Residents of the Florida Keys are split over whether they agree that genetically modified mosquitoes have a place in fighting the spread of vector-born diseases.
The people of Key Haven, which is where a proposed mosquito trial would take place, voted against it. But residents of broader Monroe Country voted in favor of the modified mosquitoes testing. Ultimately, the decision to move forward will be up to the Florida Keys Mosquito Control Board. Given the split vote, the future of the project remains uncertain.
Oxitec, the company that developed the mosquitoes, has engineered male mosquitoes to pass a fatal gene on to their offspring, which kills them before they reach adulthood. When released into the environment, Oxitec's mosquitoes can, in ideal circumstances, suppress the proliferation of mosquitoes and ultimately cut down on the mosquito-borne diseases.
When Oxitec's trial was initially considered in the Florida Keys, there was an ongoing outbreak of dengue. Florida also also seen some cases of Zika in the Miami-Dade area. Oxitec says its other field trials in countries like Brazil, Panama and the Cayman Islands have led to over a 90% drop in the local Aedes aegypti mosquito population—the very mosquitoes that transmit so many diseases.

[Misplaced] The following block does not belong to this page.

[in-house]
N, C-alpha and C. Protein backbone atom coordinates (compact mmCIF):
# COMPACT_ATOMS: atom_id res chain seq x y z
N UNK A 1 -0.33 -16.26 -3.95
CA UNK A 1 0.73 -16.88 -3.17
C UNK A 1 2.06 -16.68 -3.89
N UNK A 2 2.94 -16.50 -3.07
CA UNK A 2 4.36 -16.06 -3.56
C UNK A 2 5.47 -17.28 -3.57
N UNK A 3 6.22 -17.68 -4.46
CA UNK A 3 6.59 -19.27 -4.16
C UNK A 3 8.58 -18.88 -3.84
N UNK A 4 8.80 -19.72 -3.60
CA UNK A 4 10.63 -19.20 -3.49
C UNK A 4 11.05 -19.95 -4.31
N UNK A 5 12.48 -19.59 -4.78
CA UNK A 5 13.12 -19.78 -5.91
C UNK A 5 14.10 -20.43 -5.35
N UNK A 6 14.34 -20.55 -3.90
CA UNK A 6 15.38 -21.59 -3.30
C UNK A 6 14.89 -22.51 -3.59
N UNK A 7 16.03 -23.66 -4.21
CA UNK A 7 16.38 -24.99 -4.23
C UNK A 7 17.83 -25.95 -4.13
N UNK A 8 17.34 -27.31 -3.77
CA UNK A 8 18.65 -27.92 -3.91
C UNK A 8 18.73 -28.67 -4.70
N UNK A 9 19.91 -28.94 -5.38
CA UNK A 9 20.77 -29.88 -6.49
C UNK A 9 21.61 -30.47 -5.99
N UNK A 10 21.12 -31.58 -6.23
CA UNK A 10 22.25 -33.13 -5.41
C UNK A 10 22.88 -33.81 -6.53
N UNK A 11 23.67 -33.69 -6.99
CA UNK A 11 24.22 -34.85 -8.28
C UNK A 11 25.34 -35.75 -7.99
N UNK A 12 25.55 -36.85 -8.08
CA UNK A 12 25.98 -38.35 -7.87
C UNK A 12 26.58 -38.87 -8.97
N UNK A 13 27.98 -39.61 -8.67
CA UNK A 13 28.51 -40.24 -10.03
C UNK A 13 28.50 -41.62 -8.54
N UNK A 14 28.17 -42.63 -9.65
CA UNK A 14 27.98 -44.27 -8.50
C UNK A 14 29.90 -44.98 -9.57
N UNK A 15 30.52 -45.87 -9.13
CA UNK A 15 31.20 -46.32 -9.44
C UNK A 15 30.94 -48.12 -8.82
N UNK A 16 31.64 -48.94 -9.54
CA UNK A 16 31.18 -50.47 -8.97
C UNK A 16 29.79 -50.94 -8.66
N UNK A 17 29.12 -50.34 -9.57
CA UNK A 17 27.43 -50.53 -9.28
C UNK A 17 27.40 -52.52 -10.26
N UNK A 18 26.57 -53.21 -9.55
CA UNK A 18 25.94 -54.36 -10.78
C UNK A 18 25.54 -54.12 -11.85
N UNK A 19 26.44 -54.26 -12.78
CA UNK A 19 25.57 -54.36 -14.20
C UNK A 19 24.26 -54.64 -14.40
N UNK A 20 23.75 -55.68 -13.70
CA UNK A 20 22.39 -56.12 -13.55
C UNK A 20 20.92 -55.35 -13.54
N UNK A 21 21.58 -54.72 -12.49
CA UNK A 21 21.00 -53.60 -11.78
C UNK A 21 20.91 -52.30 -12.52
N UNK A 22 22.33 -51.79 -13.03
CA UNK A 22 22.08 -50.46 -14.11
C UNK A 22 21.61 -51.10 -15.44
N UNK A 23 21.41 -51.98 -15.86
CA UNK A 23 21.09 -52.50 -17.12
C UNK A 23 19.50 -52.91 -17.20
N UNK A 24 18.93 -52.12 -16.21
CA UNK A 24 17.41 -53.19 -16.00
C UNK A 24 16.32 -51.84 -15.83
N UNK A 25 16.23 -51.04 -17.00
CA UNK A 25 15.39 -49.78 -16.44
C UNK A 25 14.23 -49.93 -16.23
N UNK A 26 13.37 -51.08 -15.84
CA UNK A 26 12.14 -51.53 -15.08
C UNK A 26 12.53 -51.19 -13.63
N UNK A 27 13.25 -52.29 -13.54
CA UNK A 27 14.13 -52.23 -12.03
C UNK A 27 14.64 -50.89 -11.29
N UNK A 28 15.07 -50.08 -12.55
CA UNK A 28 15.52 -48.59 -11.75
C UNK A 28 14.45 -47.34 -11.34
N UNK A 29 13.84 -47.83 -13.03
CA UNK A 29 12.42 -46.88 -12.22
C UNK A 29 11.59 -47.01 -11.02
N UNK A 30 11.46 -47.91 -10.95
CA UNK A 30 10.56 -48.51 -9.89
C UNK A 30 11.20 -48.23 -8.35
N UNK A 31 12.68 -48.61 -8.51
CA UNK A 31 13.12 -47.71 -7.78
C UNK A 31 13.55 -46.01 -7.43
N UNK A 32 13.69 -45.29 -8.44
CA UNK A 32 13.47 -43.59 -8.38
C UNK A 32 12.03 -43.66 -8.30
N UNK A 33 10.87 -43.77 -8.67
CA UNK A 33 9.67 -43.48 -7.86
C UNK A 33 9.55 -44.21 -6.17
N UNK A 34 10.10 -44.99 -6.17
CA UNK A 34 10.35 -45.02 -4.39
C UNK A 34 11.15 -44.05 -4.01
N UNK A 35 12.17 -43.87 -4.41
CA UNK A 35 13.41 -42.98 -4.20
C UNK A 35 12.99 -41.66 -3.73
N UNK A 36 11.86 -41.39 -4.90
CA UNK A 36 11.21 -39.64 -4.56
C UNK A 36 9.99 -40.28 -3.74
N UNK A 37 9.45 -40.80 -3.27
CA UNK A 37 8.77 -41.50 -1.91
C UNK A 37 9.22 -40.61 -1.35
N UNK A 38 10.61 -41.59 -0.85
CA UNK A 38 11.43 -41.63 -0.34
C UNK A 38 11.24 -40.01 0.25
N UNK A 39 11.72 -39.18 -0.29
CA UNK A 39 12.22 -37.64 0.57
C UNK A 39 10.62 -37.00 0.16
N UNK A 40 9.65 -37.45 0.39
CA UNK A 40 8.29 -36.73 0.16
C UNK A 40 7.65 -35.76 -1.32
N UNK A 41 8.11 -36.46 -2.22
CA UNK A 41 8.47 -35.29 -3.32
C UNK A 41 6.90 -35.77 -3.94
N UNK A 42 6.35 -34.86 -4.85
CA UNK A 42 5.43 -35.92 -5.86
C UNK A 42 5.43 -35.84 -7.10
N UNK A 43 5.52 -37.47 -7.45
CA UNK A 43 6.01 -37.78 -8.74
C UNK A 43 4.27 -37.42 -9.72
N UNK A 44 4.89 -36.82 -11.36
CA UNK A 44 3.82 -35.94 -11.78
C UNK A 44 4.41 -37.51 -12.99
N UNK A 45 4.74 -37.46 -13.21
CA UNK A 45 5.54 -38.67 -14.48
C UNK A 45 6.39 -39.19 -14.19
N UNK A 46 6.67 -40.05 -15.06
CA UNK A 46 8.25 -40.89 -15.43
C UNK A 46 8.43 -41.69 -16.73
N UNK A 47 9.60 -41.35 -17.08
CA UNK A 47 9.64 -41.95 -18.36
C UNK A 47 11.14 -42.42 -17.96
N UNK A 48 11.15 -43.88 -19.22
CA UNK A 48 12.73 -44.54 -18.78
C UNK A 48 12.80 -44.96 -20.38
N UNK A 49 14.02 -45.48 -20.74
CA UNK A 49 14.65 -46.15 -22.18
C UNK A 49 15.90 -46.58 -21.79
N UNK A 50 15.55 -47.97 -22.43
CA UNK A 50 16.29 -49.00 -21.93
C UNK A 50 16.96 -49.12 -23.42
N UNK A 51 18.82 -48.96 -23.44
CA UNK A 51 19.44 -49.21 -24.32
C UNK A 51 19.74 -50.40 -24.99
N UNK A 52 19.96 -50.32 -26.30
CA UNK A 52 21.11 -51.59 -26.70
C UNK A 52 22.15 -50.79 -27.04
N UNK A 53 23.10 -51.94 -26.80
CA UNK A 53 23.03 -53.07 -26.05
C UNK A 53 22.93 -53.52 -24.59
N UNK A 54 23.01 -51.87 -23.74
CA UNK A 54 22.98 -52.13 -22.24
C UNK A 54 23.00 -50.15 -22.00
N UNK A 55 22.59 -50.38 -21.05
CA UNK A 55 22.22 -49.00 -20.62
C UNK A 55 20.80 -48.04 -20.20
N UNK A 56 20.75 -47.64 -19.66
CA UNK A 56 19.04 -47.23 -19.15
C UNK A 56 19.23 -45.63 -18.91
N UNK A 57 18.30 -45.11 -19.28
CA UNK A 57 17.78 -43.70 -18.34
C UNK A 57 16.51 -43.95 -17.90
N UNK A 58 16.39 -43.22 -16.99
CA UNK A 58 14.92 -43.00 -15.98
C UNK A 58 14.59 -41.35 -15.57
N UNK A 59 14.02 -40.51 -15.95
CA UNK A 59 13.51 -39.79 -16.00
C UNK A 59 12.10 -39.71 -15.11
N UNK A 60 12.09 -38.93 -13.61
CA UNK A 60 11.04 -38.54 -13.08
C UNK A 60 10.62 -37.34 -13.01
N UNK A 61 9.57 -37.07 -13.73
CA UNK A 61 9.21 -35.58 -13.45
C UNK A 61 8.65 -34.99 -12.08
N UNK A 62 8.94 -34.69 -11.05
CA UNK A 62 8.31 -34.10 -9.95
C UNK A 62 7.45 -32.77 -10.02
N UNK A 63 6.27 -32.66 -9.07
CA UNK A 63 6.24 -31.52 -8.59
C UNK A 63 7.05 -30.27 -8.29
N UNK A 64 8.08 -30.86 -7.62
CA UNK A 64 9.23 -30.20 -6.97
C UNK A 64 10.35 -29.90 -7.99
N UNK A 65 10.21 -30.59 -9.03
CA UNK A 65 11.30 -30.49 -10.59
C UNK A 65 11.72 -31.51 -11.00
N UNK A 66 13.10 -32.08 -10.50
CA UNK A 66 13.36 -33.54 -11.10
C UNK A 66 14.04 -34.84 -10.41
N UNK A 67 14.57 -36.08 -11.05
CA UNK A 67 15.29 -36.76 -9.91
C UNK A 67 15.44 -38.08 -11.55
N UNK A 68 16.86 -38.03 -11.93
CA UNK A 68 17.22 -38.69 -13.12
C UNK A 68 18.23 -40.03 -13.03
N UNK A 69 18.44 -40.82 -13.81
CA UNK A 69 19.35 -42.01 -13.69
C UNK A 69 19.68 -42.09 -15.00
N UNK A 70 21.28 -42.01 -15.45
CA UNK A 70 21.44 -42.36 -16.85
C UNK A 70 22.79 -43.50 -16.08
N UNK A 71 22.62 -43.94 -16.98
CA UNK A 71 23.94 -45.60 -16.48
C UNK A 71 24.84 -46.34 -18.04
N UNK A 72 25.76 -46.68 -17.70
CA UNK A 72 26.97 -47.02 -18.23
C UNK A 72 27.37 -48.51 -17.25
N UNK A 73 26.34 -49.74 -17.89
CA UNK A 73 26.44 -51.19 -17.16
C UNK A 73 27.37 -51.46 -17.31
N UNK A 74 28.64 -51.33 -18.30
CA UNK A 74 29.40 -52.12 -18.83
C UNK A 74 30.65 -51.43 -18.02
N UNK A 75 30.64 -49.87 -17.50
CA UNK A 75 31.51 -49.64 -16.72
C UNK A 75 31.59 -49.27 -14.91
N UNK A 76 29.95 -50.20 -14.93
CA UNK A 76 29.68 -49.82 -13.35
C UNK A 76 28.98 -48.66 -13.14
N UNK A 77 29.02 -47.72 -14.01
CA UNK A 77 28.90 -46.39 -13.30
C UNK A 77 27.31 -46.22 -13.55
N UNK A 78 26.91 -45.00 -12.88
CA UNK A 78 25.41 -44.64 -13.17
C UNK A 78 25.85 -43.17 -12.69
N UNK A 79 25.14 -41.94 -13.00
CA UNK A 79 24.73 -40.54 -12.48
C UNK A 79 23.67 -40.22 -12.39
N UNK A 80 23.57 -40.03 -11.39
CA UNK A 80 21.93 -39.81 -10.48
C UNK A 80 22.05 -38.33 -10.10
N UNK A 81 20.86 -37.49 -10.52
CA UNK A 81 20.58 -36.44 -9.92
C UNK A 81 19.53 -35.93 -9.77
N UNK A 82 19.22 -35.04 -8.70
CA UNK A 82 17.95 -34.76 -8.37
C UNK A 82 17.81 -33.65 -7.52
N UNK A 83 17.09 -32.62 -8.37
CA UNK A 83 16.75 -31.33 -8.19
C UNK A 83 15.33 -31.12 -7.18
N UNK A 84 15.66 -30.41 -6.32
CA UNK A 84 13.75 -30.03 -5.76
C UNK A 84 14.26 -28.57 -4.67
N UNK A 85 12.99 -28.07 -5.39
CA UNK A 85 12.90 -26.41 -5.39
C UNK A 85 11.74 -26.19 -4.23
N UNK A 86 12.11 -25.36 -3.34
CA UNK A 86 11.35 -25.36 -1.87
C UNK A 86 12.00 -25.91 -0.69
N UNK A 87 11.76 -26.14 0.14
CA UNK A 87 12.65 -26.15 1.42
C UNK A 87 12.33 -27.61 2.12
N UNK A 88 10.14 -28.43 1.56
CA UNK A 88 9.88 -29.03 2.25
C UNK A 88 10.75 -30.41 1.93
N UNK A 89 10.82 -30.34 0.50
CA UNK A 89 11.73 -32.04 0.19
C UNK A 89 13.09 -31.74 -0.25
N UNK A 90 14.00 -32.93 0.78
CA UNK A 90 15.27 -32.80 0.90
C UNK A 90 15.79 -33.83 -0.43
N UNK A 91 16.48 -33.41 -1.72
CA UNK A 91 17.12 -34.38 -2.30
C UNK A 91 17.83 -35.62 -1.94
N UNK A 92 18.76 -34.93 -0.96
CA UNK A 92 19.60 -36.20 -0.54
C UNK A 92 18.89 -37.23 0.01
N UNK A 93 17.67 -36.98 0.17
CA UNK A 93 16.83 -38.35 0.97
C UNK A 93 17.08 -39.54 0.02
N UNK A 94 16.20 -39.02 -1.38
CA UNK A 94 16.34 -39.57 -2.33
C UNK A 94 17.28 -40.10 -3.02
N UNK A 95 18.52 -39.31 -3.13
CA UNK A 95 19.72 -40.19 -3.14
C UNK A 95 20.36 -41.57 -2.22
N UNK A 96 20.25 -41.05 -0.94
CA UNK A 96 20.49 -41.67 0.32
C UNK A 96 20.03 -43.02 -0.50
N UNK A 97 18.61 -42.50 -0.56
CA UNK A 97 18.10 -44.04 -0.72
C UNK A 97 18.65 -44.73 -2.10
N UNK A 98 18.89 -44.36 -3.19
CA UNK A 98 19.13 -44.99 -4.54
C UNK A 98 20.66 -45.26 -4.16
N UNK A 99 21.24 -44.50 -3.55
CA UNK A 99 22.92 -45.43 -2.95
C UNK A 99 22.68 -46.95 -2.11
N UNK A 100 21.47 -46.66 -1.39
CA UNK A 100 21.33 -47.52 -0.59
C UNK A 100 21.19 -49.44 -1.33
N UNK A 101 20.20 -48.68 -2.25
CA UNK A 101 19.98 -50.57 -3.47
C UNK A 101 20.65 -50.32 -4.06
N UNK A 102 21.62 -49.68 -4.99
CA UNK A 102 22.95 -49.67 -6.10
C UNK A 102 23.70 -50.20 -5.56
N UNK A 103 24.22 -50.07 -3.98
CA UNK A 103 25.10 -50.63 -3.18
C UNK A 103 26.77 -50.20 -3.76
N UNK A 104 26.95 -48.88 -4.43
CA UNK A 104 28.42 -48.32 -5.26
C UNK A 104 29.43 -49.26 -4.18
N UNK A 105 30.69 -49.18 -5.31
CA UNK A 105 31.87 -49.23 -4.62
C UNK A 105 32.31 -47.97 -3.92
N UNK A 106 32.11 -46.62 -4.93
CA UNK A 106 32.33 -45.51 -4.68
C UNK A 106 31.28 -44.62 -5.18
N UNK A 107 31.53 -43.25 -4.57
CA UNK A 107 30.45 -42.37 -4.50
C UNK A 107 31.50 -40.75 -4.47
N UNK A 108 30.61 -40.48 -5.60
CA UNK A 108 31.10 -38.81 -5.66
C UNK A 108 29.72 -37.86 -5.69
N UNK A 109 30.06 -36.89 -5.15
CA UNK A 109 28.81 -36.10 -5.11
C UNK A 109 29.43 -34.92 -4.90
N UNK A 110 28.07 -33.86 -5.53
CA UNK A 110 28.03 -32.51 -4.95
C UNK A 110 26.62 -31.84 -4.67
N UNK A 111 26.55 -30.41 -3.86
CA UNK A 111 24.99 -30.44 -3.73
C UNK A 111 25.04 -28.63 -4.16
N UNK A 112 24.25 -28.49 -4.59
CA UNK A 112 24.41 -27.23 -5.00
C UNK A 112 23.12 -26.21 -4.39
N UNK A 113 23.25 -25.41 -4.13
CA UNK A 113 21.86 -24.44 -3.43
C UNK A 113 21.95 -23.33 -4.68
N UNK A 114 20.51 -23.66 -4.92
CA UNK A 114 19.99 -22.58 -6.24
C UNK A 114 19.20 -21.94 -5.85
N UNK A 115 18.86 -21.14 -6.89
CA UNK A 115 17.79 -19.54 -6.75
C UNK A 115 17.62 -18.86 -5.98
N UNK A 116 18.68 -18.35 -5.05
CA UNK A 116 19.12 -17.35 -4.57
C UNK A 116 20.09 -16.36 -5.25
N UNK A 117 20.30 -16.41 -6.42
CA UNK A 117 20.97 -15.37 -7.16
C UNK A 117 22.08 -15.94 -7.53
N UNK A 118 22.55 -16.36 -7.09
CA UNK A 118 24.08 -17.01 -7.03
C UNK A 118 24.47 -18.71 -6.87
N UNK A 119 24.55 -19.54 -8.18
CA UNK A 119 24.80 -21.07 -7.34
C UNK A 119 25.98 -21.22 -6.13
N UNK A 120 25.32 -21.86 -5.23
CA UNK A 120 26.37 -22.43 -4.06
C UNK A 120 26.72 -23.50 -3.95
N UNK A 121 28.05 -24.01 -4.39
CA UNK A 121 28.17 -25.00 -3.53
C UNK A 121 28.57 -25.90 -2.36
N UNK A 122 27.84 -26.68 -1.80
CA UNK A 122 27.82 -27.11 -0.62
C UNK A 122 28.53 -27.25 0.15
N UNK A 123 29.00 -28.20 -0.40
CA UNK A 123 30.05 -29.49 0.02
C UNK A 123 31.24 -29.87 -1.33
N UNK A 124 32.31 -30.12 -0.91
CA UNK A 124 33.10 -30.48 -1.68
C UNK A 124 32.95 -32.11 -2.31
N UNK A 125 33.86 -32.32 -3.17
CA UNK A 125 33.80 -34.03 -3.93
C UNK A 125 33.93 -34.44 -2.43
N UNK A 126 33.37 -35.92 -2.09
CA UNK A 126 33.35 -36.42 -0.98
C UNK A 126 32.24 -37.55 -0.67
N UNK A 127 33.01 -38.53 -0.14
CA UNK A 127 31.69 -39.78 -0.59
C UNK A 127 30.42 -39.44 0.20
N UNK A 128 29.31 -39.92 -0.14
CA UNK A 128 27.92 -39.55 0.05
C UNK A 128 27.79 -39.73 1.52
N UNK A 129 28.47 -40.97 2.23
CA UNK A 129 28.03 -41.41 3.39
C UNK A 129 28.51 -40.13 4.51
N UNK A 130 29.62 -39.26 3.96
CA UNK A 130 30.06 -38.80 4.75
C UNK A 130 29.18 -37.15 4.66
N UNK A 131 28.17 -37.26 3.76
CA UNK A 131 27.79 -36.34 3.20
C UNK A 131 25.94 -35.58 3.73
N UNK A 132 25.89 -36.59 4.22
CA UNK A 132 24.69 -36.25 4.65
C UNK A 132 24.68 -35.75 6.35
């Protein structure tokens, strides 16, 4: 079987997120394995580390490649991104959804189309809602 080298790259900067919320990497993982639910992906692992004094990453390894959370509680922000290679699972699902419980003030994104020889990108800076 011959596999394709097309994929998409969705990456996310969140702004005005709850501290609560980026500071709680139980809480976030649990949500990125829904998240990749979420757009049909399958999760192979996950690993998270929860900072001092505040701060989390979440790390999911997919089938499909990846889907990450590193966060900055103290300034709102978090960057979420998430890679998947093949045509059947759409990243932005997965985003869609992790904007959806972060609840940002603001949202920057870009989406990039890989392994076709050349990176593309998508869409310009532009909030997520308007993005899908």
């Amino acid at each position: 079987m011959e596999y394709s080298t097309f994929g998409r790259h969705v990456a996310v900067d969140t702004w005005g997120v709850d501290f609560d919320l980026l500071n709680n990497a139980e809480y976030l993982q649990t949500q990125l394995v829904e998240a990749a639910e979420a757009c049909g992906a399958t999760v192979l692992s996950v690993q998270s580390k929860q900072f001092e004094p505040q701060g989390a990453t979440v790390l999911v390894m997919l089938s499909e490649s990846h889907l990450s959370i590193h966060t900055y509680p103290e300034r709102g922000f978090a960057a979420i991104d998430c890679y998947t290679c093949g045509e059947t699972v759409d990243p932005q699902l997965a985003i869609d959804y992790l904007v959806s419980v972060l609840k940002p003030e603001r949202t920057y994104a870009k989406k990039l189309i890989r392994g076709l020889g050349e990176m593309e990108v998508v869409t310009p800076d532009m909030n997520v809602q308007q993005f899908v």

Some residents of the Keys have told TIME that they are concerned about the effect the mosquitoes could have on the environment. "As a country we have a tendency to overreact and then do things that we later regret and wish we could take back," Michael Welber, a Florida Keys resident and environmental activist, told TIME.
Still, the plan may move forward. “I am very pleased,” says Oxitec CEO Hadyn Parry. "We expect to see the same results [from this trial] as we've seen everywhere else."
If the Florida Keys Mosquito Control Board decides in favor of Oxitec, Parry says the trial could kick off as soon as January.